Fixing Comic Book Movies: Captain America


There have been some pretty good comic book movies, but no perfect ones. In this series I’m putting superhero movies under the microscope and seeing what went wrong, what went right and what could have gone better.

Captain America

I thought Captain America was very good, but was disappointed that it wasn’t great. When I was a kid, Cap was my favorite superhero so I guess I had some skin in the game.

What Went Right?
A whole lot, actually. It was a great idea to set it during World War II and Cap rode a motorcycle, had an awesome team of Army dudes and fought robot Nazis with flamethrowers. The 12-year-old version of me would have lost his shit.

What Went Wrong
The beginning drags a little, but at least has a coherent story. The problems arise once Cap frees his team in Europe. There’s no clear goal or story, just a long montage of disconnected action scenes. As action scenes, they are pretty good, but there’s no dramatic propulsion to them and as a result come off as a little bit boring.

I was skeptical about having the Human Torch dude play Cap. I thought he’d be too glib. But he was fine. Mostly, he just had to look the part and project earnest optimism.

Otherwise, it was an embarrassment of riches. Stanley Tucci was great, Tommy Lee Jones was awesome and Hugo Weaving was perfect.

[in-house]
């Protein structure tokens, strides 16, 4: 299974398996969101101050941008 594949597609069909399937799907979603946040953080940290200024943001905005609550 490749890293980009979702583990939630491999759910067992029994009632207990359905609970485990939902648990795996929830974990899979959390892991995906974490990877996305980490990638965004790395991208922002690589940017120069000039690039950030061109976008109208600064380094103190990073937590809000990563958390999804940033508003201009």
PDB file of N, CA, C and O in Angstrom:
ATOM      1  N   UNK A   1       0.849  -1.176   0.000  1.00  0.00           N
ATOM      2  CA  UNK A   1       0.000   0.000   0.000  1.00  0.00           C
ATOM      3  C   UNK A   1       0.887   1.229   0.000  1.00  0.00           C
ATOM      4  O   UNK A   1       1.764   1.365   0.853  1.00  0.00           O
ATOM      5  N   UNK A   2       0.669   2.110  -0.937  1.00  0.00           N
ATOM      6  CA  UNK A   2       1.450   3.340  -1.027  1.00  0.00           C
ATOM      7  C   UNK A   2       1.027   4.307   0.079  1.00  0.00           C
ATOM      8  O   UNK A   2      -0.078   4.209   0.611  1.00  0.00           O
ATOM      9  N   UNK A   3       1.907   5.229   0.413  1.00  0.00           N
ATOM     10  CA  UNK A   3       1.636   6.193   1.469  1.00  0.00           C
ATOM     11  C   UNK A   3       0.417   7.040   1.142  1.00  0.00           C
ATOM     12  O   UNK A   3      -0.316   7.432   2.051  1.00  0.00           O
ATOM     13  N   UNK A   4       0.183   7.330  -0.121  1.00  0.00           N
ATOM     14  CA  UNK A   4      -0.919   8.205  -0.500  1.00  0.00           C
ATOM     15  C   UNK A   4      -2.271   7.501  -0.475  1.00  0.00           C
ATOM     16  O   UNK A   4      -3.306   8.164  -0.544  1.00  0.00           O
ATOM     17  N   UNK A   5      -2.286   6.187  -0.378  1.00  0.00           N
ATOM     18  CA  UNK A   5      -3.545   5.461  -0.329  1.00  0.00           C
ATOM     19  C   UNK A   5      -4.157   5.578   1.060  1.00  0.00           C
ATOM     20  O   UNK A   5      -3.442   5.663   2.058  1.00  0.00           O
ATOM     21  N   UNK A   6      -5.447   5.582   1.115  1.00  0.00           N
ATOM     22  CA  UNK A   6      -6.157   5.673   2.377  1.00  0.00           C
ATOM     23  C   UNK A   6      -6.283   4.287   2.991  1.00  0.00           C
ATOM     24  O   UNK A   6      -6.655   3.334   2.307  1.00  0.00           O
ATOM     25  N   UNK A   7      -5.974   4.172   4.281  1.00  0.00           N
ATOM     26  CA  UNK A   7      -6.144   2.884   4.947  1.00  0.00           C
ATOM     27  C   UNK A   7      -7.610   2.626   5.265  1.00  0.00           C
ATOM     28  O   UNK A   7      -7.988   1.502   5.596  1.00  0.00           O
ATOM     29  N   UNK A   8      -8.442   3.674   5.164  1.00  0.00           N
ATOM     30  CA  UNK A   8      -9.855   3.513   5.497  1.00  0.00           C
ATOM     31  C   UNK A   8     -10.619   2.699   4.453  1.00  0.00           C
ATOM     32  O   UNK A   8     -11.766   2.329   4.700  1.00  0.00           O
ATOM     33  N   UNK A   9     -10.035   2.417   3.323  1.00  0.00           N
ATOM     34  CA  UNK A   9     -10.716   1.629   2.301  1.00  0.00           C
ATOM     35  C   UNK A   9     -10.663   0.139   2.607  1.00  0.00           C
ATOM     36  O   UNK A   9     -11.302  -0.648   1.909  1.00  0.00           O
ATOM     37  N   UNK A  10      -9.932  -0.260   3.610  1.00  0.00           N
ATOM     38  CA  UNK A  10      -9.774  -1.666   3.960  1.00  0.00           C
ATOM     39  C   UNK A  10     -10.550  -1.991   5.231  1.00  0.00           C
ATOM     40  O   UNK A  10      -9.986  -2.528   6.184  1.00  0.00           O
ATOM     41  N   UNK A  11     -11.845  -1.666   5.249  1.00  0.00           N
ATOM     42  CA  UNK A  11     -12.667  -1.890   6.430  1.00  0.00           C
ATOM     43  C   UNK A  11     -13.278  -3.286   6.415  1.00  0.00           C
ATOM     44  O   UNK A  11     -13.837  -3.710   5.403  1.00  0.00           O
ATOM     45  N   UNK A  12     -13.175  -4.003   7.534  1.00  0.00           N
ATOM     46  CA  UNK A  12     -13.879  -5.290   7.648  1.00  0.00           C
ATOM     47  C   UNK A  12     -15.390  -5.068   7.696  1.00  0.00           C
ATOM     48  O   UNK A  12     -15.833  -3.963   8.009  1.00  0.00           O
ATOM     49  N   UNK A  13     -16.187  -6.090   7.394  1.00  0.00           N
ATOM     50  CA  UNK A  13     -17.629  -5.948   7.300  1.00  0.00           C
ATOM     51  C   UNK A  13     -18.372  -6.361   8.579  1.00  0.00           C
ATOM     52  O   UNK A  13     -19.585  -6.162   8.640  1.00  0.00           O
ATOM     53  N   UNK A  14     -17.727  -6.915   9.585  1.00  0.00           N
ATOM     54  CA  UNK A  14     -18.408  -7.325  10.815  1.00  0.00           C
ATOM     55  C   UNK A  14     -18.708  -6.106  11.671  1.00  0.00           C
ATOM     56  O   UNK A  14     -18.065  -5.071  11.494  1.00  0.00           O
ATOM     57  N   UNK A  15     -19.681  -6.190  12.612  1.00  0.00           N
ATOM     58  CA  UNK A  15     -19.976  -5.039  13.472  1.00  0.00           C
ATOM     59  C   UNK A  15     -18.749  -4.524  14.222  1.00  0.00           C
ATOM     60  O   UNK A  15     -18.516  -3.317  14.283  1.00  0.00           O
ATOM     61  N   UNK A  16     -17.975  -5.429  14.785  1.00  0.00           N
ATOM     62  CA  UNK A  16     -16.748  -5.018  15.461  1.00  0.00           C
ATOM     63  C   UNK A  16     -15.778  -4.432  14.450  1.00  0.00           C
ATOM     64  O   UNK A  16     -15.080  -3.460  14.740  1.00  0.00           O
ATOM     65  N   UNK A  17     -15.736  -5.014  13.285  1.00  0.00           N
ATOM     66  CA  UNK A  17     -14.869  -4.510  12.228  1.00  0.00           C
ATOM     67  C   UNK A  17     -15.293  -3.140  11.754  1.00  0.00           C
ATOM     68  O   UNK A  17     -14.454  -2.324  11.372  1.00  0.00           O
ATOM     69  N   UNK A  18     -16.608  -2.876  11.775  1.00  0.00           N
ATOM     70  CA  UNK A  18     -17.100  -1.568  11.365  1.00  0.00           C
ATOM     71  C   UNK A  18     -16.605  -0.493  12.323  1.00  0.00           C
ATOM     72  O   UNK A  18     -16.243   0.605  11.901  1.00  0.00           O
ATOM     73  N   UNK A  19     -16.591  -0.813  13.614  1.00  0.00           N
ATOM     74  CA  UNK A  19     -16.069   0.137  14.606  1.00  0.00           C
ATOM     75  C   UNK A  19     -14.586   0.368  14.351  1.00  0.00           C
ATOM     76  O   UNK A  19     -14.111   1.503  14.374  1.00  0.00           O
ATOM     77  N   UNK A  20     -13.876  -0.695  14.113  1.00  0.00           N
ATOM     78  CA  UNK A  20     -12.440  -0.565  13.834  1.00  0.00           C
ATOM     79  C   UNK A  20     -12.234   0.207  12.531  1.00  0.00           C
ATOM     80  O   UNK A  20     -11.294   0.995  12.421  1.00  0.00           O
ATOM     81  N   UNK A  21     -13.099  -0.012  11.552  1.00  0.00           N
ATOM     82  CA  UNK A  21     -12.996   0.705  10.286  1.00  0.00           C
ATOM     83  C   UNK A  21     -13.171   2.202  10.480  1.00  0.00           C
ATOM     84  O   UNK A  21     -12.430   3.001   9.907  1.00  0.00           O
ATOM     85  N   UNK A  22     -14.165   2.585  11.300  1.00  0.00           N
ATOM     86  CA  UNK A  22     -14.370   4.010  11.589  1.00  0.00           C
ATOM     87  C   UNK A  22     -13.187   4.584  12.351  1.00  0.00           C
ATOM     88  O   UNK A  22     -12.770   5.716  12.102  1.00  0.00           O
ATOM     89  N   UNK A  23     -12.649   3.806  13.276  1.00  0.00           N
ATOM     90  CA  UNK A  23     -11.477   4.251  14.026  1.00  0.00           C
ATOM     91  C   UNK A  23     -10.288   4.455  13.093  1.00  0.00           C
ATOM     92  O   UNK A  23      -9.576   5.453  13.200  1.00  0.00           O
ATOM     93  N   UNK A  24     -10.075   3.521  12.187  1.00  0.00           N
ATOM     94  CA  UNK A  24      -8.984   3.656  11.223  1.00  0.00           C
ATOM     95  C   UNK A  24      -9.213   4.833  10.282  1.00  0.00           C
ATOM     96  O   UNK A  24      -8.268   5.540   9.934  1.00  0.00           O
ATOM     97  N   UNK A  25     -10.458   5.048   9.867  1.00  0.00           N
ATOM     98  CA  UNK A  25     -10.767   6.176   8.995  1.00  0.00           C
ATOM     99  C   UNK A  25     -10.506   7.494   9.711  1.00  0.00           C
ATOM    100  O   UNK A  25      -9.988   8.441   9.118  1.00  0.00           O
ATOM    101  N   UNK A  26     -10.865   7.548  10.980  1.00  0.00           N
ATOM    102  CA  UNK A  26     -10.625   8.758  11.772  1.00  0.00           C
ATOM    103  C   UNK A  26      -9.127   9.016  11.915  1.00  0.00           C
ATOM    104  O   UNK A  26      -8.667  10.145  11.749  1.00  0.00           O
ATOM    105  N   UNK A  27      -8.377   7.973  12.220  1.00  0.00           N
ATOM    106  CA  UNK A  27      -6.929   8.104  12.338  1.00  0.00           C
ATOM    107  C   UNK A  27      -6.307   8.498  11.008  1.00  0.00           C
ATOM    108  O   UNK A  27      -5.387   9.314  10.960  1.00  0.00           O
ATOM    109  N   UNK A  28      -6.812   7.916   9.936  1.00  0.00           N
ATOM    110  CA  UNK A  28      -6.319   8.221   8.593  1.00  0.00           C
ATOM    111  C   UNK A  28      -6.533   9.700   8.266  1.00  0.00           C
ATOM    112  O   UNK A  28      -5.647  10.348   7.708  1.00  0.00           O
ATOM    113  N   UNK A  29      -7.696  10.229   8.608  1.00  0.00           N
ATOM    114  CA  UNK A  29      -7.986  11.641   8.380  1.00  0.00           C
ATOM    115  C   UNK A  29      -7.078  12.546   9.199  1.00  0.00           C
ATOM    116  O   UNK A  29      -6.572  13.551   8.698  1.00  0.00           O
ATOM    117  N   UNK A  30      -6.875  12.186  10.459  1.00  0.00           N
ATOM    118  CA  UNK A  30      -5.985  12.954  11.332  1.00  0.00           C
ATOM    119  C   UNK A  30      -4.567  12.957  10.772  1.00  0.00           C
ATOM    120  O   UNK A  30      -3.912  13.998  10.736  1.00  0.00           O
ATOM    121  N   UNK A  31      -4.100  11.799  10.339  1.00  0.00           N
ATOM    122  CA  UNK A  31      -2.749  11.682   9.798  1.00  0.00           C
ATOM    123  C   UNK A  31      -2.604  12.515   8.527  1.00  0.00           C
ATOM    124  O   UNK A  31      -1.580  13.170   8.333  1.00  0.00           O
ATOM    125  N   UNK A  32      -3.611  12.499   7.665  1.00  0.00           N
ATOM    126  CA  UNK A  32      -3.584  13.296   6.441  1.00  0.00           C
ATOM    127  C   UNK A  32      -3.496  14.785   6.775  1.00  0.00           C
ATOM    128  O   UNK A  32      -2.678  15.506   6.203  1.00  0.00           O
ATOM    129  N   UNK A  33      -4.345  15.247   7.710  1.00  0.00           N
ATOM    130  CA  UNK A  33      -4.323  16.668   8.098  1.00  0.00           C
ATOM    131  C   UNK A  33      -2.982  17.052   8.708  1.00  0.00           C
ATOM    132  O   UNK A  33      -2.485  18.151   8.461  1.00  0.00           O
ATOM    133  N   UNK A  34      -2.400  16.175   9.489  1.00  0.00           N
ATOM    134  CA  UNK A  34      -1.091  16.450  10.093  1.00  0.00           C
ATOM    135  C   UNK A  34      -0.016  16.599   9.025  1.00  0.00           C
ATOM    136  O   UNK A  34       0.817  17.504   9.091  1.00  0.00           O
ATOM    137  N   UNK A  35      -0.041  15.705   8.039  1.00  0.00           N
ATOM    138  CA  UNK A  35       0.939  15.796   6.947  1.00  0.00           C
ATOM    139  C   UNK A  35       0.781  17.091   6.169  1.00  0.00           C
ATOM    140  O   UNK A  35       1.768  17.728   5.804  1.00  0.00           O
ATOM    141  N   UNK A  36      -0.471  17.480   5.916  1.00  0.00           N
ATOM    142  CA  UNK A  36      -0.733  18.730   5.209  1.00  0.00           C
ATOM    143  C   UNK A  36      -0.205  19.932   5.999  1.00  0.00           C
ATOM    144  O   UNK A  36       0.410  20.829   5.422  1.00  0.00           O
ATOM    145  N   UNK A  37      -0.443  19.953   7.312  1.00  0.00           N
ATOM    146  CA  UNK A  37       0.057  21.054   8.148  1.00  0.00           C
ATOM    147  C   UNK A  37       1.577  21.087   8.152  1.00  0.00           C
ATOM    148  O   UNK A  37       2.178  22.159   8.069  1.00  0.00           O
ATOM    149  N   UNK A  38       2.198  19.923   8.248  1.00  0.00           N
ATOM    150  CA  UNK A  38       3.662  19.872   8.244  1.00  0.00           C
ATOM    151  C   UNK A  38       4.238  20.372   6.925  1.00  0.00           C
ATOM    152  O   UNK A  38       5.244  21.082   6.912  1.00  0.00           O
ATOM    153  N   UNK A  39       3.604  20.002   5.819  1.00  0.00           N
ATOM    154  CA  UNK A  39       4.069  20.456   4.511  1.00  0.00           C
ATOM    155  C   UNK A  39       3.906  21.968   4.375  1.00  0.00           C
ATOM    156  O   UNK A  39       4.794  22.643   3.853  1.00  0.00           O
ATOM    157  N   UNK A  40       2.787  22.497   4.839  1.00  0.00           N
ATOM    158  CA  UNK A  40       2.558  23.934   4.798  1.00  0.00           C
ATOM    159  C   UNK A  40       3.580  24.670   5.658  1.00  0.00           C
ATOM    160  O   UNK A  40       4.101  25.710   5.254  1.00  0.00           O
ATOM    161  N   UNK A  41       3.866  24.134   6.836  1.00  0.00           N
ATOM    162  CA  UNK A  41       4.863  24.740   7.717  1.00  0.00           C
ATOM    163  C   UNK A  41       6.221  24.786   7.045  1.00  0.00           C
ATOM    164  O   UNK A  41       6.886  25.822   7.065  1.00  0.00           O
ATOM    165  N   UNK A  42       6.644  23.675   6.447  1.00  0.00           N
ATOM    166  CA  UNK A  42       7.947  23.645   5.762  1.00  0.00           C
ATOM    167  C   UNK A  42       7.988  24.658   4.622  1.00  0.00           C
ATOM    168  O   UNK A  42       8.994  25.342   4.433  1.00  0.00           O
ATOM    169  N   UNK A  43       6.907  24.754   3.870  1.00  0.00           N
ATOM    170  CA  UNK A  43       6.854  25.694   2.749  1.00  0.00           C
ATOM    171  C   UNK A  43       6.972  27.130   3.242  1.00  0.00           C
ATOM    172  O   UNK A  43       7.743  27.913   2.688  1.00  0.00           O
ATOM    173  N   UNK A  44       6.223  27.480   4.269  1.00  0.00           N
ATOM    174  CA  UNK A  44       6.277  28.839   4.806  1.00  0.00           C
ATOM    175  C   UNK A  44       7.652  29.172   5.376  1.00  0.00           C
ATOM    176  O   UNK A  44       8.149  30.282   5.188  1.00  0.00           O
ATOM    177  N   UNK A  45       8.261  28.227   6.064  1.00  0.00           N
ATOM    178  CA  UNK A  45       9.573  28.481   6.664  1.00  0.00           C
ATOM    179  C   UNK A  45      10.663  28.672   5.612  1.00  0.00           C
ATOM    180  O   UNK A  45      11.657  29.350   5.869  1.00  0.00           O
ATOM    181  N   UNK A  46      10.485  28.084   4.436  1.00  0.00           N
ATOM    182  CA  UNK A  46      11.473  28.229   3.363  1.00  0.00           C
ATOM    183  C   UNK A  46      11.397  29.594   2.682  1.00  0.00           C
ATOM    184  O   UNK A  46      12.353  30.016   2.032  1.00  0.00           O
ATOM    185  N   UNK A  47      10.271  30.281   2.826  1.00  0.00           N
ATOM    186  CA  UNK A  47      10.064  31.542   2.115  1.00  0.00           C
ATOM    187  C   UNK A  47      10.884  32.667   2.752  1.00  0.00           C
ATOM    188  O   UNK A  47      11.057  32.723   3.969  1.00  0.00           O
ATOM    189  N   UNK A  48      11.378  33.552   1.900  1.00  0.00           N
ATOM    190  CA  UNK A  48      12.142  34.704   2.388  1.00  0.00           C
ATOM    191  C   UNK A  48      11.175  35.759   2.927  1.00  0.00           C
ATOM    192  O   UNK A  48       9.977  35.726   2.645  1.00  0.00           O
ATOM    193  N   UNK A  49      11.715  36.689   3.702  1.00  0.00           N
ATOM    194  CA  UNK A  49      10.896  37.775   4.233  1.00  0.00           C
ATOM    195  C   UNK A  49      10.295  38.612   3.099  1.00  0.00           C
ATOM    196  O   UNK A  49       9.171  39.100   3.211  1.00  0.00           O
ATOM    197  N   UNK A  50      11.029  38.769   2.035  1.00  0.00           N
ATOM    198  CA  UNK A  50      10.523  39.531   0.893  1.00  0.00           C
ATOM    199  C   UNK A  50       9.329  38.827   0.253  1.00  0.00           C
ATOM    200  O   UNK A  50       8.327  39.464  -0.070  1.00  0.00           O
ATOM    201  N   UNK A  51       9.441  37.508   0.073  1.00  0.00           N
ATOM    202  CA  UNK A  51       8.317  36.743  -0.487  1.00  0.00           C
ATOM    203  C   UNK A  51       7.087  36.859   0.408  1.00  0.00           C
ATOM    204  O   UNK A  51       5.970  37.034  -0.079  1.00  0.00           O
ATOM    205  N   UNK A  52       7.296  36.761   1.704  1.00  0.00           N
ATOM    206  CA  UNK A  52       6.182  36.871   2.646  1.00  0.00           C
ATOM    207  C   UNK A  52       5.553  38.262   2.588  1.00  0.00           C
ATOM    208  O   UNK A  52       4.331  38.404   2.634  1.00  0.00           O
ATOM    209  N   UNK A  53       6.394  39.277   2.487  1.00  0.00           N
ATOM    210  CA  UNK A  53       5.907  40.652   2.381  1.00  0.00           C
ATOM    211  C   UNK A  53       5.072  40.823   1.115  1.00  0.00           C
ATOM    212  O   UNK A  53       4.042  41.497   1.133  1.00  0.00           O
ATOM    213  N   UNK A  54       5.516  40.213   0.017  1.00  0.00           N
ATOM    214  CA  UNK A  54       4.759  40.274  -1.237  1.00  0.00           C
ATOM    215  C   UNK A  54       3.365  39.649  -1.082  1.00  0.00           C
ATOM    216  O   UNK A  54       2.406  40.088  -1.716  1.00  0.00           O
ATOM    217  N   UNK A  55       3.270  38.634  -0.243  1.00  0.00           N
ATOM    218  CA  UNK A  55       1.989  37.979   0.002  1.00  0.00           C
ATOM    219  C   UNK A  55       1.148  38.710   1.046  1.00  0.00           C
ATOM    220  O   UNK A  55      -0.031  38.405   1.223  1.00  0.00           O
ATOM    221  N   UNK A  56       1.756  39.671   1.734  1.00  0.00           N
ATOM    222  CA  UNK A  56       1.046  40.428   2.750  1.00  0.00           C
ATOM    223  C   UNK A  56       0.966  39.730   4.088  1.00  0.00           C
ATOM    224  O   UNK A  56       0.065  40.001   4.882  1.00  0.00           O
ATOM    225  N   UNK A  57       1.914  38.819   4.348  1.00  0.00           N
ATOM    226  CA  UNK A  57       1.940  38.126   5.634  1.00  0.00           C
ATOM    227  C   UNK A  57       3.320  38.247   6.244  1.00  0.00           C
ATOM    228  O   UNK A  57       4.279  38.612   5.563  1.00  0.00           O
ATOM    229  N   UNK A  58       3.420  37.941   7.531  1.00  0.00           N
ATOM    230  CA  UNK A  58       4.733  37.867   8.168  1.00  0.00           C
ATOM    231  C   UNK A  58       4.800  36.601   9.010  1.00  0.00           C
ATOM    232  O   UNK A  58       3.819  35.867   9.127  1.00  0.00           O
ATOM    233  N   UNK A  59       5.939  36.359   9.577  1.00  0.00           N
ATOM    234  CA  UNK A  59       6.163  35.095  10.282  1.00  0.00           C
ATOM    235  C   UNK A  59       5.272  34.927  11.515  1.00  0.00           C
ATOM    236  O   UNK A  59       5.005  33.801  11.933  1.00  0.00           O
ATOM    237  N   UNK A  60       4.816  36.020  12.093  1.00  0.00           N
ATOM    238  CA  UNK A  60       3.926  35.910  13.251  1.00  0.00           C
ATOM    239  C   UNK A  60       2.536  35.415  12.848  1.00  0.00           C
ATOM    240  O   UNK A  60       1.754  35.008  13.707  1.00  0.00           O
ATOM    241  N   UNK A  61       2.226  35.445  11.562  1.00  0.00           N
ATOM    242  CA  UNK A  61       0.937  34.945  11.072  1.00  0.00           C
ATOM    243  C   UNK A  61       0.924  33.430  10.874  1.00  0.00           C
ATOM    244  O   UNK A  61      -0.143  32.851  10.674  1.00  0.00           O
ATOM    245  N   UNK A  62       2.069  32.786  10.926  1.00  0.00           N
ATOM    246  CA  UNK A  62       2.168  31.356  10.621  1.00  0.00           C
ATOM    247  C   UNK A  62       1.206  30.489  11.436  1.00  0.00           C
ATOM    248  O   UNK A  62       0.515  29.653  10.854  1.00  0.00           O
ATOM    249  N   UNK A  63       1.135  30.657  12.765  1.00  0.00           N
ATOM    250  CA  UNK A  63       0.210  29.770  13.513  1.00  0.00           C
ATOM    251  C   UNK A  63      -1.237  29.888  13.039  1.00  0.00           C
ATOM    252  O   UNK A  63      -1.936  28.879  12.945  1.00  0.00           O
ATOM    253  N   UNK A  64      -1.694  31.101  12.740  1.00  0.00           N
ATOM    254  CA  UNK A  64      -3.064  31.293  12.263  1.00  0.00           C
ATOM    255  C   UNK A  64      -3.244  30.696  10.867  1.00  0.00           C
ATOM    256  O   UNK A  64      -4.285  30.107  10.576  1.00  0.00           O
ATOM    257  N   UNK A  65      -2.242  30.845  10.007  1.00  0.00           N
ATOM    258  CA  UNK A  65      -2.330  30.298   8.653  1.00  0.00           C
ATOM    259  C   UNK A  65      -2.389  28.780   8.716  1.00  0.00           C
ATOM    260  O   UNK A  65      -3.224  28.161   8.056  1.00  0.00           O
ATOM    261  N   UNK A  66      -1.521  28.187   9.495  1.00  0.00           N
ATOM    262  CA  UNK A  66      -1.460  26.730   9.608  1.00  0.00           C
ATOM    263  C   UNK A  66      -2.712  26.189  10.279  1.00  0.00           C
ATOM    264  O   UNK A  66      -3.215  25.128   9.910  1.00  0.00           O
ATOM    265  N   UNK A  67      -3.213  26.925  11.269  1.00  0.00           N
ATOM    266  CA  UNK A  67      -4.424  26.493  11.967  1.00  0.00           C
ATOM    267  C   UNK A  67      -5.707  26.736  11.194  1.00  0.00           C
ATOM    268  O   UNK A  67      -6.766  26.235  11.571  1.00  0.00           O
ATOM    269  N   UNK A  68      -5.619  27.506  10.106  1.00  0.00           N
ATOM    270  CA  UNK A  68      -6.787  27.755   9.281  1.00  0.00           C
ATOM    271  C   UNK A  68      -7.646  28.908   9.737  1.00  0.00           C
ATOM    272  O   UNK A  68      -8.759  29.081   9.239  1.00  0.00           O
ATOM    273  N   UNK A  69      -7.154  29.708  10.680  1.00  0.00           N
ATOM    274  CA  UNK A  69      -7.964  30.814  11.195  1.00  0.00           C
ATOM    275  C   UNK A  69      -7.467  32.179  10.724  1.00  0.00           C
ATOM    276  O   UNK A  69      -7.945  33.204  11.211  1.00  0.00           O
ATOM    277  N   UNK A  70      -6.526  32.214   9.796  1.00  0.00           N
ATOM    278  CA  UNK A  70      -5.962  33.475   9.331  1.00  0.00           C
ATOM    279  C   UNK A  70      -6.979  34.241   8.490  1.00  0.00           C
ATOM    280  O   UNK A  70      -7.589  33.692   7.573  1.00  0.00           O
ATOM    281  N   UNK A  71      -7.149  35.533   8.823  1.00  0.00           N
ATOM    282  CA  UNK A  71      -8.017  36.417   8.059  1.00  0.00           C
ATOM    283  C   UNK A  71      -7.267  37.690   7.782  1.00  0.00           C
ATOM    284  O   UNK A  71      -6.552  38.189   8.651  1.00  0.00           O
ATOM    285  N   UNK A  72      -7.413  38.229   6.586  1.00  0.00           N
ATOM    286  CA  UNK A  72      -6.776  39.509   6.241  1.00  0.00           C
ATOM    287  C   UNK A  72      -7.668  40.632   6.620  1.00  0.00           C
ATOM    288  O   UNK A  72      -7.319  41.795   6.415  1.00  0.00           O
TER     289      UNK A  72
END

Source Material
Emotionally, Captain America’s origin is very satisfying. This little do-gooder squirt becomes the nation’s most powerful soldier and then he goes off and fights evil Nazi mastermind the Red Skull. But logically, Cap’s start fall short.

For the purpose of the character and the story, there can be only one super soldier. So immediately after Captain America is born, the scientist who created him has to die. But the idea that they couldn’t replicate the experiment is frustratingly dumb. The guy didn’t leave behind any notes? Tony Stark’s genius dad couldn’t figure out how to do it again even with all of the equipment at hand?

The Hero Problem
There’s zero character development for Cap, which also makes things more boring than they have to be. He starts the movie as a great guy who wants to serve his country and by the end of the movie the only thing that changed is that he got muscles.

Story Problem
Other than what I mentioned above, nothing too important.


You have to give Captain America reasons to do the things he did in the movie. We know that in general Cap has to fight the Nazis, but some scene to scene explanation of why he has to fight these Nazis night now would have really helped. They could have strung the action sequences together like Raiders of the Lost Ark did: we have to go here and get this so we can go there and do that, but that didn’t entirely work out so now we have to do this instead and, if we’re lucky we can make it to this thing. It’s all flimsy excuses for action sequences, but they’re enough to look like a story.


Published by Mister Bulger

Adam Bulger is a frequent contributor to the parenting website He's written for the wedding site and the college student aide Less recently, he's written for The Believer, Forbes, The Atlantic's website, Suicidegirls, Inked Magazine and probably about a dozen other places that are too obscure or defunct to bother listing.

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